Publication date: Oct 03, 2019
Recently, clinical studies using anti-immune checkpoint molecule antibodies have been successful in solid tumors, such as melanoma and non-small cell lung cancers. However, pancreatic cancers are still intractable and difficult to treat once recurrence or metastasis occurs; thus, novel combined use of immune checkpoint blockade (ICB) with molecular targeted drugs is considered a therapeutic option. Previously, we developed a novel humanized MHC-double knockout (dKO) NOG mouse model and demonstrated that an anti-PD-1 antibody or a STAT3 inhibitor showed anti-tumor effects through an immunological mechanism. In the current study, using a humanized mouse model, we aimed to develop a combination therapy with an anti-PD-1 antibody and a STAT3 inhibitor (STX-0119) for use in vivo against pancreatic cancer. In an in vitro investigation, STX-0119 showed weak to moderate cytotoxic activity against several pancreatic cancer cell lines, which exhibited activated pSTAT3 and weak PD-L1 expression. However, unexpectedly, an in vivo study indicated that the combination of the anti-PD-1 antibody with STX-0119 remarkably reduced the anti-tumor effect and TIL numbers despite the effective anti-tumor activity against pancreatic cancer produced individually by STX-0119 and the anti-PD-1 antibody. These results suggested that the combination of an anti-PD-1 antibody with specific signal inhibiting drugs should be carefully evaluated to avoid unexpected side effects, and such studies might contribute to the development of an effective combination regimen of ICB with cancer-targeting drugs such as tyrosine kinase inhibitors (TKIs).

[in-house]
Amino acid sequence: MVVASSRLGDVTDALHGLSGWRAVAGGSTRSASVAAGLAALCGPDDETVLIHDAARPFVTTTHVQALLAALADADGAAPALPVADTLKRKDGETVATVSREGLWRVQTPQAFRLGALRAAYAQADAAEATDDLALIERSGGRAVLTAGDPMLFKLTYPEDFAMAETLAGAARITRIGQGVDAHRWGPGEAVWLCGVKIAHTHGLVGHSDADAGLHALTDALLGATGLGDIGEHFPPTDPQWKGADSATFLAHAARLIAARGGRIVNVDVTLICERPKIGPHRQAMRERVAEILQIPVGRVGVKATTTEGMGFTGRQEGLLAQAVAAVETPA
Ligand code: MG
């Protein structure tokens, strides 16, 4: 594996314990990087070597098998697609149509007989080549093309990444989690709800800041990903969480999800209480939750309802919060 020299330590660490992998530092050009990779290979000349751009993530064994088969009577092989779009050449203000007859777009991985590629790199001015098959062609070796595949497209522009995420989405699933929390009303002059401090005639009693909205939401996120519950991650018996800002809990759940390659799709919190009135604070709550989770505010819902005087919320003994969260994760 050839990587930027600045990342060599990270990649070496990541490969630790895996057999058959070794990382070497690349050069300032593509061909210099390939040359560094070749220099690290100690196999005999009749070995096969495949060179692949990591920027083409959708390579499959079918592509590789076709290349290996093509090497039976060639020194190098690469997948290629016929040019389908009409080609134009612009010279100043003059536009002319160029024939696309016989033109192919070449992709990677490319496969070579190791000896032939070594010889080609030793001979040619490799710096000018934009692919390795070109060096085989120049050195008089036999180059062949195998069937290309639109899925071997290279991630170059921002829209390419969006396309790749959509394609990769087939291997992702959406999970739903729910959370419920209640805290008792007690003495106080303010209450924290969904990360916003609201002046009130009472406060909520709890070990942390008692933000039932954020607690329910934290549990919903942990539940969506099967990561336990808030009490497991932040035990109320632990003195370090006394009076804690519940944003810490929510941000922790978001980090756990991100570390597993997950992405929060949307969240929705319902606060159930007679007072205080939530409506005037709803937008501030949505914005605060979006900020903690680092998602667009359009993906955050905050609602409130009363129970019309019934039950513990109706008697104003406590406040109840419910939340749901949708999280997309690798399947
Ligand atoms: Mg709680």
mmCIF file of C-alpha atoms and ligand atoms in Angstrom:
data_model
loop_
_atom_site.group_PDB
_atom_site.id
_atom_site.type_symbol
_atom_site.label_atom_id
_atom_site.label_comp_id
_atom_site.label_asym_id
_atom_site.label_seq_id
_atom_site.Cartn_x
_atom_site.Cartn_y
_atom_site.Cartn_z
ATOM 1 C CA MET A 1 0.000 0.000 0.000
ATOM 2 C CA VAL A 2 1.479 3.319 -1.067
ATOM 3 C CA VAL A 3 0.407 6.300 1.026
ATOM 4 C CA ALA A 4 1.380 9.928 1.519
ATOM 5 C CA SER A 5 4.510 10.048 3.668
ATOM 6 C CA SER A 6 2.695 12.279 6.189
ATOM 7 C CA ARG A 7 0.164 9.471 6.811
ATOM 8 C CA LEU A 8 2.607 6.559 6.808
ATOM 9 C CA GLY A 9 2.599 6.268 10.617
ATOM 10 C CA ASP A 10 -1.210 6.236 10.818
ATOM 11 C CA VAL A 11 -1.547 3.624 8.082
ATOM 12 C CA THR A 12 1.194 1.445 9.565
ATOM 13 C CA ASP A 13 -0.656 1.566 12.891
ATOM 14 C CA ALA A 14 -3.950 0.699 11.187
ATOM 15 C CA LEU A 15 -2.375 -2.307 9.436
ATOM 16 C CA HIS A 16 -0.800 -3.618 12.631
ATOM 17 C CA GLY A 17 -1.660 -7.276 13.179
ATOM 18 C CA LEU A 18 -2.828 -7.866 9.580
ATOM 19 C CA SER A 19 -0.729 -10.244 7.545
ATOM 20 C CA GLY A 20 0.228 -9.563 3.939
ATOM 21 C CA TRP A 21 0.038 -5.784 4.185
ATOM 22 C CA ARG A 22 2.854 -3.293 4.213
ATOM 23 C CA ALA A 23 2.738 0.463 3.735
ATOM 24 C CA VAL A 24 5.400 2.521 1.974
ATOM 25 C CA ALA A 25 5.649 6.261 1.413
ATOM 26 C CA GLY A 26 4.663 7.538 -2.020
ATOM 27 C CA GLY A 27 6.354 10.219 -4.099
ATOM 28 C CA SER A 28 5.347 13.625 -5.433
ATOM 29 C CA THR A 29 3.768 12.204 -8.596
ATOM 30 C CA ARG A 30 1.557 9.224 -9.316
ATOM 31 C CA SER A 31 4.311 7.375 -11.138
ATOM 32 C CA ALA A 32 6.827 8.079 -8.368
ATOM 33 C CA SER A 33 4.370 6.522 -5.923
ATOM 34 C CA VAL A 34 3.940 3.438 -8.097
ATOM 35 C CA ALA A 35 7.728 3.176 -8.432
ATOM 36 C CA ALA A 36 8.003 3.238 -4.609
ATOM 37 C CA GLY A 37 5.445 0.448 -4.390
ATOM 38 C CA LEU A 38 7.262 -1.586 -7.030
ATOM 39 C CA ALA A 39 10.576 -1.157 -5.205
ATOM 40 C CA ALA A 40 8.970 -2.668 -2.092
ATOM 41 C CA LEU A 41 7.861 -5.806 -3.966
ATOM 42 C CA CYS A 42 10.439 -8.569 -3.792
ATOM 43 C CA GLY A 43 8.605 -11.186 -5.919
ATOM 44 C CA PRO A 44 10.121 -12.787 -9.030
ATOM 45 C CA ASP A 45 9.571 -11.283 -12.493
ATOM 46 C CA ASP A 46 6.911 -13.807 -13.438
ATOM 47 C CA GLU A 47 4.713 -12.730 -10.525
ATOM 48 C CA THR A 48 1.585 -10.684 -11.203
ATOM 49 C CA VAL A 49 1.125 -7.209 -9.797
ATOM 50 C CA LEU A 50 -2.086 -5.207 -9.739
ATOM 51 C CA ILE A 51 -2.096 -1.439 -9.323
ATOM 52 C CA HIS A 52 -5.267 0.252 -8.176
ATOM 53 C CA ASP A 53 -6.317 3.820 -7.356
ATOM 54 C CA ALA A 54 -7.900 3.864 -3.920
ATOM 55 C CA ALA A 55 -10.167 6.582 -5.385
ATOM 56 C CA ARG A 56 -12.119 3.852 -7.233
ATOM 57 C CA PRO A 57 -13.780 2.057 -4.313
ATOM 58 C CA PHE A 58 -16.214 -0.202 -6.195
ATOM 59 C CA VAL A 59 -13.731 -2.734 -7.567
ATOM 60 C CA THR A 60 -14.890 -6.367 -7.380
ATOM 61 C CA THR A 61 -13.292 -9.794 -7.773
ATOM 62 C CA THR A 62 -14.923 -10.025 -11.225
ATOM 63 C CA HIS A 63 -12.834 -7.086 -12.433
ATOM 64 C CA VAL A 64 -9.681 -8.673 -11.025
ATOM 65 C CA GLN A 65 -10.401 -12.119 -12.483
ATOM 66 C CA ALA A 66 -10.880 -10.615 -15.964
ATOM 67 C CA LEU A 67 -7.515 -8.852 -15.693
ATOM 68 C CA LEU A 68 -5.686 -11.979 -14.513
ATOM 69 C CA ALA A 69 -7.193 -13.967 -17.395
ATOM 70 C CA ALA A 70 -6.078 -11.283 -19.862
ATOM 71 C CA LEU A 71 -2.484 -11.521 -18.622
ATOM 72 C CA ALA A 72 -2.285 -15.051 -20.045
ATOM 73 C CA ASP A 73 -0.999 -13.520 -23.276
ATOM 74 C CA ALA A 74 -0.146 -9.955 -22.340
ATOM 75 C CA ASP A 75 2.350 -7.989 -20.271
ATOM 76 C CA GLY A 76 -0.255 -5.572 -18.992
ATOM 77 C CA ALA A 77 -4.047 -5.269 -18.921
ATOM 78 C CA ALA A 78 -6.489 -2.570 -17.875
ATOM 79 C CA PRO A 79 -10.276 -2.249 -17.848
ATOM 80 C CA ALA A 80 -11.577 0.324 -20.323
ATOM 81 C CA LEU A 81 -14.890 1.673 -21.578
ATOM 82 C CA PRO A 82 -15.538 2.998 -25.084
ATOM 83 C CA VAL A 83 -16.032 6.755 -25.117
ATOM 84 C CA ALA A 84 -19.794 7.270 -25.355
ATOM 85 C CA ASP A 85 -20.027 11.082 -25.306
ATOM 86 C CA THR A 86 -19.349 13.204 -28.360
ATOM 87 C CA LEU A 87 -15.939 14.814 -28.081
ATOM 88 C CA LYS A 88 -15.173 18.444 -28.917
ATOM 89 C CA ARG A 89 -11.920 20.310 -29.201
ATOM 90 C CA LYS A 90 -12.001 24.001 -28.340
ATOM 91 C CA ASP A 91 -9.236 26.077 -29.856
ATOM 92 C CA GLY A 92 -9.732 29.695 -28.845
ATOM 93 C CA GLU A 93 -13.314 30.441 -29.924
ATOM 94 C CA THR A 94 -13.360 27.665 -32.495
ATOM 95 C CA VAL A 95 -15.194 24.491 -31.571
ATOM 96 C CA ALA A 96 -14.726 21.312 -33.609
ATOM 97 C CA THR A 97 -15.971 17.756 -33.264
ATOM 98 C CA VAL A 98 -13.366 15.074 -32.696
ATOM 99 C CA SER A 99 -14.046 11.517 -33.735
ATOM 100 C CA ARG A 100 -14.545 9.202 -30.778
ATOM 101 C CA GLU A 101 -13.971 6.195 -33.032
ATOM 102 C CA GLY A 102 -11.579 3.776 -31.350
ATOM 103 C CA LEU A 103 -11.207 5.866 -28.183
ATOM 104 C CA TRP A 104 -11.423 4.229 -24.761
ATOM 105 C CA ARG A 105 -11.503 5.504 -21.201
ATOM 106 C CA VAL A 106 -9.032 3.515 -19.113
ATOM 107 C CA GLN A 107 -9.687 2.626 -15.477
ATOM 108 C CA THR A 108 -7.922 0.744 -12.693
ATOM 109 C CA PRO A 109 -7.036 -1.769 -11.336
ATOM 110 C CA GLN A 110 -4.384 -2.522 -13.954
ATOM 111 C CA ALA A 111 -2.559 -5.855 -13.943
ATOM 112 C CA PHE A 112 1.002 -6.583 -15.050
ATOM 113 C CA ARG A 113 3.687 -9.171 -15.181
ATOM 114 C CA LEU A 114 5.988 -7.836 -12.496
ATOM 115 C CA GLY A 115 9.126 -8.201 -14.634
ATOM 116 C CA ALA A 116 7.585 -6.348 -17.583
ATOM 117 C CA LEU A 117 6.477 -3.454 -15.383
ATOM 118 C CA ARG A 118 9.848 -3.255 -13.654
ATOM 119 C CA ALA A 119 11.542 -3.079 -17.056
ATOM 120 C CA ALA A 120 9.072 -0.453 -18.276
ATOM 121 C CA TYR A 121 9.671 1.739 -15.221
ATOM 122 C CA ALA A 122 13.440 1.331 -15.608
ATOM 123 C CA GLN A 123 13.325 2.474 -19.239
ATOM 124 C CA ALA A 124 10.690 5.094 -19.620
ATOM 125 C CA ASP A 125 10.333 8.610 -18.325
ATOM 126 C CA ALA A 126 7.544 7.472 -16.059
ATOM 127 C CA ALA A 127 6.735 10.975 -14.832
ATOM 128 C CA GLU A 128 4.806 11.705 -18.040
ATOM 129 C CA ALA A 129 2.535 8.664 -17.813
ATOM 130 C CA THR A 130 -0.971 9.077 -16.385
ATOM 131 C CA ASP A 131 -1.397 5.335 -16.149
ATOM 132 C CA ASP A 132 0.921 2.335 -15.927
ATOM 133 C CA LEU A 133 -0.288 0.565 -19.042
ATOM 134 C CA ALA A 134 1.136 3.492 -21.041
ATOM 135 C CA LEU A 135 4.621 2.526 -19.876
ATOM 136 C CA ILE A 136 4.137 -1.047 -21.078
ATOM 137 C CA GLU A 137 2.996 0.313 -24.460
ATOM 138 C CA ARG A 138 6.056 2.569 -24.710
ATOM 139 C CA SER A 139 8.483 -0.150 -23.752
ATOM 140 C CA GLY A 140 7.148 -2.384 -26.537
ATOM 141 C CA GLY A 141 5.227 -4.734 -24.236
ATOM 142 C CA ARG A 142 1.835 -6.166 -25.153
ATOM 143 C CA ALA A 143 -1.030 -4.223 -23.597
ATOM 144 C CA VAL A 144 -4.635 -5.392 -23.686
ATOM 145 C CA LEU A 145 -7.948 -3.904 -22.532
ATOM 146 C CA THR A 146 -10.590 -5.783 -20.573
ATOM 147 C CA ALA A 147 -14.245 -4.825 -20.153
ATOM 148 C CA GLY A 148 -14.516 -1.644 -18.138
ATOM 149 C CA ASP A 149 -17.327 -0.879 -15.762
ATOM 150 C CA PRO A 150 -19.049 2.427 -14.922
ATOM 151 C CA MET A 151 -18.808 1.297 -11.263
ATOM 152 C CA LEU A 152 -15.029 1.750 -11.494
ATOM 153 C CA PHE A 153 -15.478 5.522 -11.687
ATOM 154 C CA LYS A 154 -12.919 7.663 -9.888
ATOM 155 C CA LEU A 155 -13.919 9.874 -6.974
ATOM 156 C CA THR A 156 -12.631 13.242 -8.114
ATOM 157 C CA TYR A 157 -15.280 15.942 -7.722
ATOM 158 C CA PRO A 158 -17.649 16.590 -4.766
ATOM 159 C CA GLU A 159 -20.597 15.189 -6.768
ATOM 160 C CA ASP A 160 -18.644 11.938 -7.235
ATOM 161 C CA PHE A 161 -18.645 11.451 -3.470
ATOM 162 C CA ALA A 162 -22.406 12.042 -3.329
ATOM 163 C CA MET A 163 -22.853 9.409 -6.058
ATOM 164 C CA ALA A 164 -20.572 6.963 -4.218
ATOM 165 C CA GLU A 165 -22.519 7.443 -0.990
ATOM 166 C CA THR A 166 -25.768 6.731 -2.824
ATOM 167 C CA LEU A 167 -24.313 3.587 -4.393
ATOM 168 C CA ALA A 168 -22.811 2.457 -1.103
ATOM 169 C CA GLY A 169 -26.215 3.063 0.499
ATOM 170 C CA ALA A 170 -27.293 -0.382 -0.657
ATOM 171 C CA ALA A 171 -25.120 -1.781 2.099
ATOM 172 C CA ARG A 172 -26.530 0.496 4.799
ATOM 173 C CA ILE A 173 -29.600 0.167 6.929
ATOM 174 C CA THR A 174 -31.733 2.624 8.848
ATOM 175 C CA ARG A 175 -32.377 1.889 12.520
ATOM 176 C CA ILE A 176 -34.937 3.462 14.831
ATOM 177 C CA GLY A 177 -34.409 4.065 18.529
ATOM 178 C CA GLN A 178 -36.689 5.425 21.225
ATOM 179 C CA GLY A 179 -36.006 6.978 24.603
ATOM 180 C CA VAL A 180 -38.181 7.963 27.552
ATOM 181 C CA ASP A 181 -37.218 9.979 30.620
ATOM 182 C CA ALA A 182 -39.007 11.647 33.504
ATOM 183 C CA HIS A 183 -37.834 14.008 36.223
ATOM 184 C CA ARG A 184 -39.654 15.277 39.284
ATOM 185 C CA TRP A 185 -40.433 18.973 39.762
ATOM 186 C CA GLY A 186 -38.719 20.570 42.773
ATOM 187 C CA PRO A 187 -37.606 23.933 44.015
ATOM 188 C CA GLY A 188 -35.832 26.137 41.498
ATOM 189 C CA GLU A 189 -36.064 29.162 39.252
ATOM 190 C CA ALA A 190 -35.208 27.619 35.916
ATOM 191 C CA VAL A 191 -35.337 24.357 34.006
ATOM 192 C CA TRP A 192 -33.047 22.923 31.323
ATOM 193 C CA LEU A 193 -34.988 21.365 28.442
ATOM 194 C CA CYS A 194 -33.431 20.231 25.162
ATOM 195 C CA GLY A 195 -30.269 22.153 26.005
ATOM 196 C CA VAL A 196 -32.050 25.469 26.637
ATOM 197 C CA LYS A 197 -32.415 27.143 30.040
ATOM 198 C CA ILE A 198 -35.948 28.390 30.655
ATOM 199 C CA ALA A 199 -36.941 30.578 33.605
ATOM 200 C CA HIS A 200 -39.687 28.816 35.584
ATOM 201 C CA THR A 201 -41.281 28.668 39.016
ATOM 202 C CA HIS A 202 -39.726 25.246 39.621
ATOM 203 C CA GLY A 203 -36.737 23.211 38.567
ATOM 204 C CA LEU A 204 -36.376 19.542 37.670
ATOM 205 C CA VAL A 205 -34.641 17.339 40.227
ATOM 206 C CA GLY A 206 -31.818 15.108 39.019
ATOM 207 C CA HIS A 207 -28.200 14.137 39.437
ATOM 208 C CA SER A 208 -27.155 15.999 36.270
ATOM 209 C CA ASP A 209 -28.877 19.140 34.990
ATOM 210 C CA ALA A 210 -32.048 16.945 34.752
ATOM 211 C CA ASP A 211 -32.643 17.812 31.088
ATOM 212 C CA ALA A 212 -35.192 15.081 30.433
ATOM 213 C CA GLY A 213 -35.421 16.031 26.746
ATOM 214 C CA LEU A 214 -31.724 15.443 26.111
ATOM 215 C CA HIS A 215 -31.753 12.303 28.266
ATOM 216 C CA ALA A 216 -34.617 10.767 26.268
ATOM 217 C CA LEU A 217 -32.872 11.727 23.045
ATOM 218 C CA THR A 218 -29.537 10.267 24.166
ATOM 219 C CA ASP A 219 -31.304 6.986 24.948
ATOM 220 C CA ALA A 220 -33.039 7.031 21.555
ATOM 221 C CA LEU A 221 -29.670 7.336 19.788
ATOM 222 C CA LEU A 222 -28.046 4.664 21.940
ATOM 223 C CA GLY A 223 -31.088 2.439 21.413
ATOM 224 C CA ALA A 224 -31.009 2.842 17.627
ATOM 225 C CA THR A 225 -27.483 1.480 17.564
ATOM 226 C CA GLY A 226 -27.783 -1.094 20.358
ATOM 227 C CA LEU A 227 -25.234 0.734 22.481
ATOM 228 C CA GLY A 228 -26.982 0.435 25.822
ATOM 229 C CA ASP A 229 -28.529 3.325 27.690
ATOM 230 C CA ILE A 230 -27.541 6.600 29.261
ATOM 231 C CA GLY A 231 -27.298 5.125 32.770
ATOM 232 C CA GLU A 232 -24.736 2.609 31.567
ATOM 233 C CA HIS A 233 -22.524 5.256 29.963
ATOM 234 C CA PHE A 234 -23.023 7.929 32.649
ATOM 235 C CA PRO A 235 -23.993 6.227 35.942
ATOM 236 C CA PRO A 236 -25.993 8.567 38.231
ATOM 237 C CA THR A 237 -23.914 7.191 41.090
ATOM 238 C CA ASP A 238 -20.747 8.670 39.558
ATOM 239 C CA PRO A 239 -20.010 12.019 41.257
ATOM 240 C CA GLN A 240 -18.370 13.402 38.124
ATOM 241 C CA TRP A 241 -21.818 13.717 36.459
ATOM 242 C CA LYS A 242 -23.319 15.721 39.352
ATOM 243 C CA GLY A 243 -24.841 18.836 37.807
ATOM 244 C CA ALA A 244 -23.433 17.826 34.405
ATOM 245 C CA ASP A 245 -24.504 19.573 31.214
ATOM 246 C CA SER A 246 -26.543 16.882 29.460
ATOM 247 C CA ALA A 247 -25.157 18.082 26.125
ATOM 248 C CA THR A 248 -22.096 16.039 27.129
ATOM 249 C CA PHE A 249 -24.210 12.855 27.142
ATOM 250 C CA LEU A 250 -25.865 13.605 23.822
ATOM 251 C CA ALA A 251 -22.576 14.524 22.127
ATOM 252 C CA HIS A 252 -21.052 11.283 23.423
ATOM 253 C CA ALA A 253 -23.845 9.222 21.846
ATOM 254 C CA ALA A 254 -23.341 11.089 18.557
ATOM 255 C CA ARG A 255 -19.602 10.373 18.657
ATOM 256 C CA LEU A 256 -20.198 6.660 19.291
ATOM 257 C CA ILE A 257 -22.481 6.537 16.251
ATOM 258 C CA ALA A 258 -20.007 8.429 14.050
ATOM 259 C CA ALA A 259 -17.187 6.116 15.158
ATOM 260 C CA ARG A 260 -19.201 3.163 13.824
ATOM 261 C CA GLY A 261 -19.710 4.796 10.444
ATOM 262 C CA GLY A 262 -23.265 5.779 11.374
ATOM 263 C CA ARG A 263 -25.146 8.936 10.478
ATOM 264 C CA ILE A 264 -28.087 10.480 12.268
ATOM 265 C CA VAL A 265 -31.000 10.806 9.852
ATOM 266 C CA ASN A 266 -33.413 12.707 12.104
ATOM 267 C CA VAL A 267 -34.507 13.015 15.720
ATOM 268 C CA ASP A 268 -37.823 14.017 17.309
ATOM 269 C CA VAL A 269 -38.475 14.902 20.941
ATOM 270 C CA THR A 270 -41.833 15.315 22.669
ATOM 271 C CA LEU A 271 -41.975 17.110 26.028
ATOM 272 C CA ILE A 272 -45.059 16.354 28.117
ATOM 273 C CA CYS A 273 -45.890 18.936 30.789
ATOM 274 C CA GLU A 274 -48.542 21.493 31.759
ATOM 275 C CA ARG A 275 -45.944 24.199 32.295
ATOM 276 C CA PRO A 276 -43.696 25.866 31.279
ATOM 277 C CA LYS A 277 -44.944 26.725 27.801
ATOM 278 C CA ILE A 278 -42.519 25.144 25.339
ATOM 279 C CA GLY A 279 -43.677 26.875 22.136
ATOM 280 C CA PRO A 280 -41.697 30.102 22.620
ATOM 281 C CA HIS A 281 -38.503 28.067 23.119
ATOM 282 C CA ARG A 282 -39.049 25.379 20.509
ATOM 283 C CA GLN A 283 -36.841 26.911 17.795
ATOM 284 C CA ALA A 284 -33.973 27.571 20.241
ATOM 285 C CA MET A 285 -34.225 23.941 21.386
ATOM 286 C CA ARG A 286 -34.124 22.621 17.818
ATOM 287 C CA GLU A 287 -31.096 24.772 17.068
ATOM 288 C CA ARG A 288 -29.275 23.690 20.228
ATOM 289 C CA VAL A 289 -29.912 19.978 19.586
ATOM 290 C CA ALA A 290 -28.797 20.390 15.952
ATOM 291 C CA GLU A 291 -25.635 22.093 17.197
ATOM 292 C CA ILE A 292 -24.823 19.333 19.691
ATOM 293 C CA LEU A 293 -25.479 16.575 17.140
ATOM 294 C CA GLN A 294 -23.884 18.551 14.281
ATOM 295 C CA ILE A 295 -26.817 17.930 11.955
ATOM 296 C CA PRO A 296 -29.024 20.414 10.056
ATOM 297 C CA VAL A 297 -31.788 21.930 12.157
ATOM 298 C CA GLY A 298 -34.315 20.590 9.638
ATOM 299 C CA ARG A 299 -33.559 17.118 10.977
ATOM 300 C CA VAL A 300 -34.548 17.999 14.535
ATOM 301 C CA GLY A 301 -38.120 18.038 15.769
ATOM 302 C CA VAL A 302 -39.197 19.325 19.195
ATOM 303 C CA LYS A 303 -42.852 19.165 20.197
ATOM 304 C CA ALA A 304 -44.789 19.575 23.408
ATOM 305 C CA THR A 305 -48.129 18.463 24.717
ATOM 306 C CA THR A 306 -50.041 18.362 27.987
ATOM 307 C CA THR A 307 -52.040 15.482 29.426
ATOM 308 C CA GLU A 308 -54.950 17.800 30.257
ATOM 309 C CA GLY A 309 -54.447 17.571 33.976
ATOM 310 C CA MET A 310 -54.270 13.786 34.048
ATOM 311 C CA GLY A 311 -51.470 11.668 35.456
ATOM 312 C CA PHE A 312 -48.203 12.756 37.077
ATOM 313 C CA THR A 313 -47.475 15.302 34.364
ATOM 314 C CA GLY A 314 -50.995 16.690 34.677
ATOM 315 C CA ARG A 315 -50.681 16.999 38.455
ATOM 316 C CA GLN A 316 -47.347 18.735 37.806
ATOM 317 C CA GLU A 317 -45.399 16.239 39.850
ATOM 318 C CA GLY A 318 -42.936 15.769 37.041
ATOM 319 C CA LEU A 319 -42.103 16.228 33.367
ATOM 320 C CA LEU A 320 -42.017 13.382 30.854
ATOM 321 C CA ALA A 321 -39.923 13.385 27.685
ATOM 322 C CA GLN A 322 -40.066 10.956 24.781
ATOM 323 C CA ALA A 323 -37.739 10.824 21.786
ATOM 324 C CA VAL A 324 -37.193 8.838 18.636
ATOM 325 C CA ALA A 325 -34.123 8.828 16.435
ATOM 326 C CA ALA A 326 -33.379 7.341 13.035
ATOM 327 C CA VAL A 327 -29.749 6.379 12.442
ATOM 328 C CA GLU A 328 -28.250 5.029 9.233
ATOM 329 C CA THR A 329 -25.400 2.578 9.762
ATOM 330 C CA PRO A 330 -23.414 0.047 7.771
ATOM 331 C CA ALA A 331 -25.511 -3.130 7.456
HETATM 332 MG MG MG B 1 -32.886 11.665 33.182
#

Ashizawa, T., Iizuka, A., Maeda, C., Tanaka, E., Kondou, R., Miyata, H., Sugino, T., Kawata, T., Deguchi, S., Mitsuya, K., Hayashi, N., Asai, A., Ito, M., Yamaguchi, K., and Akiyama, Y. Impact of combination therapy with anti-PD-1 blockade and a STAT3 inhibitor on the tumor-infiltrating lymphocyte status. 24378. 2019 Immunol Lett.